Anyway I think that from a purely financial standpoint, buying a sub $1000 car after doing your homework is by far the best way to minimize your vehicle expenses. I’ll be totally honest with all of my repairs and costs as I own my vehicles and I can be your guinea pig to see if this actually works. Granted my new car might blow up tomorrow and I would have to eat crow, but I still only have $750 invested in it, I know I can get at least $100 for it at the junk yard, so I’d be outu $687.50 (sales tax included). That’s not a really big hit, so when you drive vehicles like this you are sort of diversifying your risk. Instead of putting $10,000-$30,000 in one vehicle which could just as likely blow up. Not to mention the depreciation difference in the vehicles. My car can only possibly depreciate $650 from the purchase price 🙂

I guess really the only big downer for some people to driving a car like this is that it doesn’t look pretty and new. For me I purposely seek out vehicles with rust problems because I know that it has no negative effect on the car’s performance, but it will greatly reduce the cars purchase price. I put no value in cosmetics, but Kelly Blue Book and most other people put a great deal into the cosmetic appearance which is good news for me. That being said, you can still find a good cheap older car with no rust and a good body. Just know that you will be paying extra for those attributes.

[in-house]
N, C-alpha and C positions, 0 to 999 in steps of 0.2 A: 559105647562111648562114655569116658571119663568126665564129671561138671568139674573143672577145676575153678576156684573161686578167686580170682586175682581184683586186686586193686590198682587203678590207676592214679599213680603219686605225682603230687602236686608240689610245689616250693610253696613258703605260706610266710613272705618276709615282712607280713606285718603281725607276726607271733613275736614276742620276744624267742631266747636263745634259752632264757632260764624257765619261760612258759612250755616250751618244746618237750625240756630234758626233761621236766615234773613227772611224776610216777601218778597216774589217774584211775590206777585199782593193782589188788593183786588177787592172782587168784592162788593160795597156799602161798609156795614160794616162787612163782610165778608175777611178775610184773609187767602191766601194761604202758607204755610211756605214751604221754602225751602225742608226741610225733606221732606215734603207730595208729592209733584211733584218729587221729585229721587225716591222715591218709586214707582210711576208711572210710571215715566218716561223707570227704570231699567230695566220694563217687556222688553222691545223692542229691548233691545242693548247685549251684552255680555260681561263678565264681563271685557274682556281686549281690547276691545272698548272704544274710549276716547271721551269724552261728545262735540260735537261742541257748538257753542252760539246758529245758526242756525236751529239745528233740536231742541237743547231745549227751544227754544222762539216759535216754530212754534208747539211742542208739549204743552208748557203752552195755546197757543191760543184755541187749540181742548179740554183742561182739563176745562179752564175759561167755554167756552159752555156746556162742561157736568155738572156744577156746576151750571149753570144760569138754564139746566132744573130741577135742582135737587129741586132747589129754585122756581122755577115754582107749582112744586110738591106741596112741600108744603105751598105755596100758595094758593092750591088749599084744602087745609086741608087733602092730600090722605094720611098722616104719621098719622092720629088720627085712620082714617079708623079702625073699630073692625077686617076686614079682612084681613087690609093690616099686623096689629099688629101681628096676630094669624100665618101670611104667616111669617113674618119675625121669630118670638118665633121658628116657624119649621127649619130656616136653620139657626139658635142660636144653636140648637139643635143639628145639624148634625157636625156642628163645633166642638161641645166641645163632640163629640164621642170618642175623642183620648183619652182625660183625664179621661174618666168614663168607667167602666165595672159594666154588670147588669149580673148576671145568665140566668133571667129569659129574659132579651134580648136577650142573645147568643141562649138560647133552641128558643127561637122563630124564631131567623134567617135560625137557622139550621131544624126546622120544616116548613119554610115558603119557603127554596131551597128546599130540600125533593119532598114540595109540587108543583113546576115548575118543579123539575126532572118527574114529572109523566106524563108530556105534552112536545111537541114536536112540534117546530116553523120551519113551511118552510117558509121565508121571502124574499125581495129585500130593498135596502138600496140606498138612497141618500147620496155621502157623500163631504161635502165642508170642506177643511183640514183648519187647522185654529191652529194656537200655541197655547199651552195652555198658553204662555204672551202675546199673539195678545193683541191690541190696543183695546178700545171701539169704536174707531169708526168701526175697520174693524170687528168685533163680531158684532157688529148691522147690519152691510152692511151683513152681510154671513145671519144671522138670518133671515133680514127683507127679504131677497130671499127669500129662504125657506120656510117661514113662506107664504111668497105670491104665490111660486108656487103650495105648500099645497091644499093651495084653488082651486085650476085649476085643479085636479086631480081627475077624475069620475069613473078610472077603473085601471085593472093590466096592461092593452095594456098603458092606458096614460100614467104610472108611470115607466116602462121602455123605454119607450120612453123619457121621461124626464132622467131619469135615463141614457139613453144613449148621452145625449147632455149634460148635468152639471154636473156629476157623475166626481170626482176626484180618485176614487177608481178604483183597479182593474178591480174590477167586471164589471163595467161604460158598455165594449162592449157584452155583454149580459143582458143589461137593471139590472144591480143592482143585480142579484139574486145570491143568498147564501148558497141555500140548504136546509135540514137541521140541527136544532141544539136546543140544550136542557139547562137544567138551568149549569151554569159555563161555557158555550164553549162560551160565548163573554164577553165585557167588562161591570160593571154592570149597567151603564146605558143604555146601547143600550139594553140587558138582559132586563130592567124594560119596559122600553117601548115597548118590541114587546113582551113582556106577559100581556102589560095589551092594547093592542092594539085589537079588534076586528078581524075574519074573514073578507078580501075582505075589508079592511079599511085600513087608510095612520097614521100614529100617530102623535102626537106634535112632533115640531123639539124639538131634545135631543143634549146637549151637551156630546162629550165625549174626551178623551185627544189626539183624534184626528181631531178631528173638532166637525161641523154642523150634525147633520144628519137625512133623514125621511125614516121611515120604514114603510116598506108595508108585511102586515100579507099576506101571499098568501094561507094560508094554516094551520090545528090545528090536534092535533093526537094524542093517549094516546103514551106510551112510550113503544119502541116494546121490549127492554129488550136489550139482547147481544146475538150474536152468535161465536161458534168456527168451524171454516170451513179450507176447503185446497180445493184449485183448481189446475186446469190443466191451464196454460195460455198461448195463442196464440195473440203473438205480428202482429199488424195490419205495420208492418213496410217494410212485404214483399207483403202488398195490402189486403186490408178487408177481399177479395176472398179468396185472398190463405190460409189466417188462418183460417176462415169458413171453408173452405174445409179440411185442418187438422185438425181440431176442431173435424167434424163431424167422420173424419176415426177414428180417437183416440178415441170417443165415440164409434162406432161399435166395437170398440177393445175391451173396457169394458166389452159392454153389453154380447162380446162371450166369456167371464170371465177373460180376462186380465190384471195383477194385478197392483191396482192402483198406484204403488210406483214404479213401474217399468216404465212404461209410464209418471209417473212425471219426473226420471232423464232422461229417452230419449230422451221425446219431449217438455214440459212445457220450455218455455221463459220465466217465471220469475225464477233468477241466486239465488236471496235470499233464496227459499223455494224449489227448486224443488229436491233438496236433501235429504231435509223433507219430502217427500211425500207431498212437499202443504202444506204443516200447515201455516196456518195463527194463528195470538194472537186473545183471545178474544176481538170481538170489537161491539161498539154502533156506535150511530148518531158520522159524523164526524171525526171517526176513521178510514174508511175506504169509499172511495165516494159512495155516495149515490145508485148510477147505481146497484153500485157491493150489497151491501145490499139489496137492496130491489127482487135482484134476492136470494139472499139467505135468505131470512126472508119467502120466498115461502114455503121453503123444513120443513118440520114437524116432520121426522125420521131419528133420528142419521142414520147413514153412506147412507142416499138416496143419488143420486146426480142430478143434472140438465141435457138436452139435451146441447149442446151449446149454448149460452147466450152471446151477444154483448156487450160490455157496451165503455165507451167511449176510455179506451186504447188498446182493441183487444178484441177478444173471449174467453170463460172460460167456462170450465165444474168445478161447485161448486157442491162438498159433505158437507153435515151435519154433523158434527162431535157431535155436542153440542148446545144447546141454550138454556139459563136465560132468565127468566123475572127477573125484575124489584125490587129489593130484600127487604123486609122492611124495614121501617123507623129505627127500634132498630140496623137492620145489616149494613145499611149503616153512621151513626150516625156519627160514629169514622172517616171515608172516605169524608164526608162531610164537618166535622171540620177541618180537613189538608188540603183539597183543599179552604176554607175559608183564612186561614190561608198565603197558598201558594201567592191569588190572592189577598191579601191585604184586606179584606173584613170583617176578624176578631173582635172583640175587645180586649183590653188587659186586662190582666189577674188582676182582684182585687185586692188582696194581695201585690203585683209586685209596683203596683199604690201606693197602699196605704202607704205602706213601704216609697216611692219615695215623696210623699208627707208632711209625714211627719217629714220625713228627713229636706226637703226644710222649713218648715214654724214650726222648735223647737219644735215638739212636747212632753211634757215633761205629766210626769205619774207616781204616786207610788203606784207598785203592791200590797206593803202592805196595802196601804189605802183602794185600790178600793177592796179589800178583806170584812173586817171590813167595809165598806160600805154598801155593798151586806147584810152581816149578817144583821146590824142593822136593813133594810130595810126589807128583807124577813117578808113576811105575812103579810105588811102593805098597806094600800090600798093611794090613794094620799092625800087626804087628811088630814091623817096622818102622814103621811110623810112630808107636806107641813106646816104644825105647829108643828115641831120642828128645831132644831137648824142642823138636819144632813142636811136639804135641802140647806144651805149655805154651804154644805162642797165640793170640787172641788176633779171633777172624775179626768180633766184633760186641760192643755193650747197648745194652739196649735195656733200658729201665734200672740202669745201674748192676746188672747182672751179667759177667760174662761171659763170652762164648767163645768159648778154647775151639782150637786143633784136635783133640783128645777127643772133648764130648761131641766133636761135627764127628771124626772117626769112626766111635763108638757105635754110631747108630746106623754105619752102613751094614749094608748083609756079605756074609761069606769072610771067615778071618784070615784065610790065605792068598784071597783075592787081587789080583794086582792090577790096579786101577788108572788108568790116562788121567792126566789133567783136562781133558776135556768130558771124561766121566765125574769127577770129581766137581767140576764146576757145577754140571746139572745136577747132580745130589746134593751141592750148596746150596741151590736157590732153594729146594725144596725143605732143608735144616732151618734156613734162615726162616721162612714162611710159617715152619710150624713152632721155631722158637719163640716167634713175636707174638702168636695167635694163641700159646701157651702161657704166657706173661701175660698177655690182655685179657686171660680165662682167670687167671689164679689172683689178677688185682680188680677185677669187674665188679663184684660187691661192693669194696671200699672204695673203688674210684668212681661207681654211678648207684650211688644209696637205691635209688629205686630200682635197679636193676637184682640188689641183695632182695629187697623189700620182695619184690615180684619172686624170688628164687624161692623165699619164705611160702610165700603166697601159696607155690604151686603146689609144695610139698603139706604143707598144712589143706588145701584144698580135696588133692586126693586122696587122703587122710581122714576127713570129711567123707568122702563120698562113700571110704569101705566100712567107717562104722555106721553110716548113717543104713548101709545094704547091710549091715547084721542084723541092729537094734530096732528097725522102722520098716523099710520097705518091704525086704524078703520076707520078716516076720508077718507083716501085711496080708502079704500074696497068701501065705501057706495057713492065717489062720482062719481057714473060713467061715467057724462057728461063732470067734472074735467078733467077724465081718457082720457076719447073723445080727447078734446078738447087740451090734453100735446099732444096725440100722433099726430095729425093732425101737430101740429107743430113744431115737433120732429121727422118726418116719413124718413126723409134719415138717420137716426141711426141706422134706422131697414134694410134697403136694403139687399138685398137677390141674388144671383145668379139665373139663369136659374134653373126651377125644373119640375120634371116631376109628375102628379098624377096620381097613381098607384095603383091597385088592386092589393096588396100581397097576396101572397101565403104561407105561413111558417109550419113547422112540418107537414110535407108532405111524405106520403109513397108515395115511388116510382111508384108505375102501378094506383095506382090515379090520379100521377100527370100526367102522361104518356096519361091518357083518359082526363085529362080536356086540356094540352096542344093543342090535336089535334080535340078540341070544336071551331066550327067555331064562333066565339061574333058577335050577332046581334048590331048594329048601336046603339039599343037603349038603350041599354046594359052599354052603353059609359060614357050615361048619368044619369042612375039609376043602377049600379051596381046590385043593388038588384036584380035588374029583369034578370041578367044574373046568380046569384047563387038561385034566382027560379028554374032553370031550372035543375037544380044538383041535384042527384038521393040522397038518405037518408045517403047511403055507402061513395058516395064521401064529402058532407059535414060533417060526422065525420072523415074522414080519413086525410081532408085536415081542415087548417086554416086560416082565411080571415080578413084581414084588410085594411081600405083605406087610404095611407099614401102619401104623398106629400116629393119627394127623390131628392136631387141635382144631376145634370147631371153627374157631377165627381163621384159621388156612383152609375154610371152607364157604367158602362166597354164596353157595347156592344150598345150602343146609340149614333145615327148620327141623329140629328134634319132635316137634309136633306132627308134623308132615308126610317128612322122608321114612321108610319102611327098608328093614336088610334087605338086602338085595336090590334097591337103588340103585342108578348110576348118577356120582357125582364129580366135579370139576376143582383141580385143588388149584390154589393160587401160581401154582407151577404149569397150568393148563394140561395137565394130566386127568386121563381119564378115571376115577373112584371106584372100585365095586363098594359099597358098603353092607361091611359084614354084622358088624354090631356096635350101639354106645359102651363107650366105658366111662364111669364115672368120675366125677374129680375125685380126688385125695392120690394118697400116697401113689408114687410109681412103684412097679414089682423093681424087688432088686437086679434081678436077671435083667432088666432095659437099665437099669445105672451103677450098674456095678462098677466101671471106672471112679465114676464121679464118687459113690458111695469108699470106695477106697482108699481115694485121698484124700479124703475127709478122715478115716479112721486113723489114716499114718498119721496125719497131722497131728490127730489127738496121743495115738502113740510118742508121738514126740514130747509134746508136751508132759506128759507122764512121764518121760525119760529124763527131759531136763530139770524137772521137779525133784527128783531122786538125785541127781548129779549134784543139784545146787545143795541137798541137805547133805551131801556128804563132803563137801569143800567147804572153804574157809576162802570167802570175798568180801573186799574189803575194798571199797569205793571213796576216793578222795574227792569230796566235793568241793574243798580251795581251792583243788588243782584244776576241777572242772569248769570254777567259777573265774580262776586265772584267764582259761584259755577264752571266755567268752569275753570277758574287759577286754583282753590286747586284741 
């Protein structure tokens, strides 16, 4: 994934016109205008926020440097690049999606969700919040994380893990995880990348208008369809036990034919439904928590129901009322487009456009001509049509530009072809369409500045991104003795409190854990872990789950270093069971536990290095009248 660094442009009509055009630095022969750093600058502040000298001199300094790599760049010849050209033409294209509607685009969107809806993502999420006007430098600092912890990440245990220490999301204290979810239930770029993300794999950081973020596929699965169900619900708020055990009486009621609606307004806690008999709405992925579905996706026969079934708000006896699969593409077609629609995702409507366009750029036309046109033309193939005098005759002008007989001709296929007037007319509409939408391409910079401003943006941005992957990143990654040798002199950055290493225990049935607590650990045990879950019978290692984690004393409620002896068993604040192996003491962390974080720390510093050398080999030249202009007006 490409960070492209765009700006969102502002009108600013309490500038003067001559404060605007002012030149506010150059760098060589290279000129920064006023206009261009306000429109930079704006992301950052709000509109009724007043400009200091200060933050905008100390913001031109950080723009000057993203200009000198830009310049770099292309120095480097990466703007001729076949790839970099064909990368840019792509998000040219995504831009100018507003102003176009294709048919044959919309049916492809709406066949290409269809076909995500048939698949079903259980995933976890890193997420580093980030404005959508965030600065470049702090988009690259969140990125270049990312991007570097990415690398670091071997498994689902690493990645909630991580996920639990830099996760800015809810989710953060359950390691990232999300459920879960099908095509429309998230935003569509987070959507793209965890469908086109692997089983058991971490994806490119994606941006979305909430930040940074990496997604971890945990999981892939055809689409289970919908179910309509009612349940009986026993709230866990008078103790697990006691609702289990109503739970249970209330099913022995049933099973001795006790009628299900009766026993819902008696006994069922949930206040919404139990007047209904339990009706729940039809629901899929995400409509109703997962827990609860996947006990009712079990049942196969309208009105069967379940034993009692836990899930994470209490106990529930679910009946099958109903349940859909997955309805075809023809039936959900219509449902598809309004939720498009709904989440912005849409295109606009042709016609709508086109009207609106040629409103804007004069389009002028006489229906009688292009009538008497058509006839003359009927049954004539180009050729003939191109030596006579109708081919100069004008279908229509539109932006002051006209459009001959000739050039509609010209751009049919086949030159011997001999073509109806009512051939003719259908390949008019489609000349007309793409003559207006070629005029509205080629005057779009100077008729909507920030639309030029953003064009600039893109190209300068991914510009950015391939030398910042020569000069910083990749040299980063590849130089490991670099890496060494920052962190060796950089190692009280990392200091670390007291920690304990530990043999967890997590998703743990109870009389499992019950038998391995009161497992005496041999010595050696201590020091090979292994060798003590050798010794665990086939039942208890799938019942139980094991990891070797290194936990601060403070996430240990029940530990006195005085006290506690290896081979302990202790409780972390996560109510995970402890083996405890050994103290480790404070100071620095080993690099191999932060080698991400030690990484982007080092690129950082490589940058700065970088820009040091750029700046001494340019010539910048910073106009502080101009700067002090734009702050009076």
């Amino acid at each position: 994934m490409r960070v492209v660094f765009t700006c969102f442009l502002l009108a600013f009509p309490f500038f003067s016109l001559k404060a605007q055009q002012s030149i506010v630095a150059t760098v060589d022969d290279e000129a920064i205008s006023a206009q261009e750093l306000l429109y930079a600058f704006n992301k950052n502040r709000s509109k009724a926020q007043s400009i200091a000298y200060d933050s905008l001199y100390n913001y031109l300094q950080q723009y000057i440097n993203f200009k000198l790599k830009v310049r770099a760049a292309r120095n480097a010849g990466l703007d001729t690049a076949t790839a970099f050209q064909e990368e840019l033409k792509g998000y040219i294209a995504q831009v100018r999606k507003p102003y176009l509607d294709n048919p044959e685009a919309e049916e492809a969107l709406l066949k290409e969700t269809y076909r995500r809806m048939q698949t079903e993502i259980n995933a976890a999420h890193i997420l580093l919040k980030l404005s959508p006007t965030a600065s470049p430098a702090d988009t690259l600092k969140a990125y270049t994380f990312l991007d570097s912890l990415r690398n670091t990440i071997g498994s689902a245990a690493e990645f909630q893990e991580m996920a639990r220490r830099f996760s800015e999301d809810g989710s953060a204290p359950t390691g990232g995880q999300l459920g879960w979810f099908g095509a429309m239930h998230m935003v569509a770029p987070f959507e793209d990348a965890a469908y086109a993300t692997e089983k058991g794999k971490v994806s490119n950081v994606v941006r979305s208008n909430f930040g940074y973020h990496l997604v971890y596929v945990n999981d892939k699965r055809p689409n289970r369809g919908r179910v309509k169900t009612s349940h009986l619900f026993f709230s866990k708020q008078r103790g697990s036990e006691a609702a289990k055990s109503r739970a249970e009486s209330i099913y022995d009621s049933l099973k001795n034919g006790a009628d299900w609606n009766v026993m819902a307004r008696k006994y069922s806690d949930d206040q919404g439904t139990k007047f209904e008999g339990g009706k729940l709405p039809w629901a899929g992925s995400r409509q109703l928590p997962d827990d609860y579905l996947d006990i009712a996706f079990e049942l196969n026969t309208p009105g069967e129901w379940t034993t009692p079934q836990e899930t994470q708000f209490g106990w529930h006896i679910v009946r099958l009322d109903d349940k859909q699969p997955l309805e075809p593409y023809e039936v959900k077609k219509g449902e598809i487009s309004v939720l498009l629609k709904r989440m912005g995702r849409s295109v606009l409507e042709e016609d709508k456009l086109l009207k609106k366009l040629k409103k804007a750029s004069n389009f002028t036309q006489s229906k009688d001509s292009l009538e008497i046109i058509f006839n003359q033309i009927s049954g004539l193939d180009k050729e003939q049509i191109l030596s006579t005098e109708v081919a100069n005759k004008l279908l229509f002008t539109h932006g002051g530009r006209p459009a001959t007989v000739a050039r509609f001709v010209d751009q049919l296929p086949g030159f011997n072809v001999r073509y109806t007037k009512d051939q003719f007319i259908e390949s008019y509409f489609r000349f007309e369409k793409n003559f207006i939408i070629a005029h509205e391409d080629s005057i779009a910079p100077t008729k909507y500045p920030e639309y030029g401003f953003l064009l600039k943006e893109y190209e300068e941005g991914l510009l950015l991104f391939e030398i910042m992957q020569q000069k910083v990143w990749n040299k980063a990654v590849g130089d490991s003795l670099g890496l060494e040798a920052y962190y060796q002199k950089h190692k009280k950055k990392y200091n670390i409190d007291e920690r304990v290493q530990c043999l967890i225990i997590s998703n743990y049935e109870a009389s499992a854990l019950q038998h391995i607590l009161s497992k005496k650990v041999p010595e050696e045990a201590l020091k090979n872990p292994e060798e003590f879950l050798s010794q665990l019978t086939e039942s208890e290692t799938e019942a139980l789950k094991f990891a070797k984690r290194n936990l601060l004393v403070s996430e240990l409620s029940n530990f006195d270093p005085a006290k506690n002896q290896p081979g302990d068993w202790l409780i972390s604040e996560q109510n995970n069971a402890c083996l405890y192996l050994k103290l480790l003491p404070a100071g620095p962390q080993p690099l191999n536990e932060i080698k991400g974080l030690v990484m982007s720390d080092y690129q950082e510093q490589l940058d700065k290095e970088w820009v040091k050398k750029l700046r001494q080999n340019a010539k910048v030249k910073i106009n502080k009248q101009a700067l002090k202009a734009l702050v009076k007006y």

• So, you sold it for jsut $25 over what a junk yard would give you? Was it pretty much done ( didn’t see a post on what was wrong with it)

  • MFJ

    Actually the junk yard gave me $125 for it. The car was probably very fixable. I dunno there was some exhaust leaking from the spark plug area which made it run really loud and my car smell like exhaust (I’m not car savvy).

    I’m not sure though had I spent the money to get it fixed I would have been able to sell it for much more than the $125 + the repair costs, seeing as how most people don’t see cars the way I do 😉 The inside actually was immaculate, and I’m sure had I spent the time I could have gotten more money out of it at the end, but I was sort of lazy and just took the $125 and called it a day.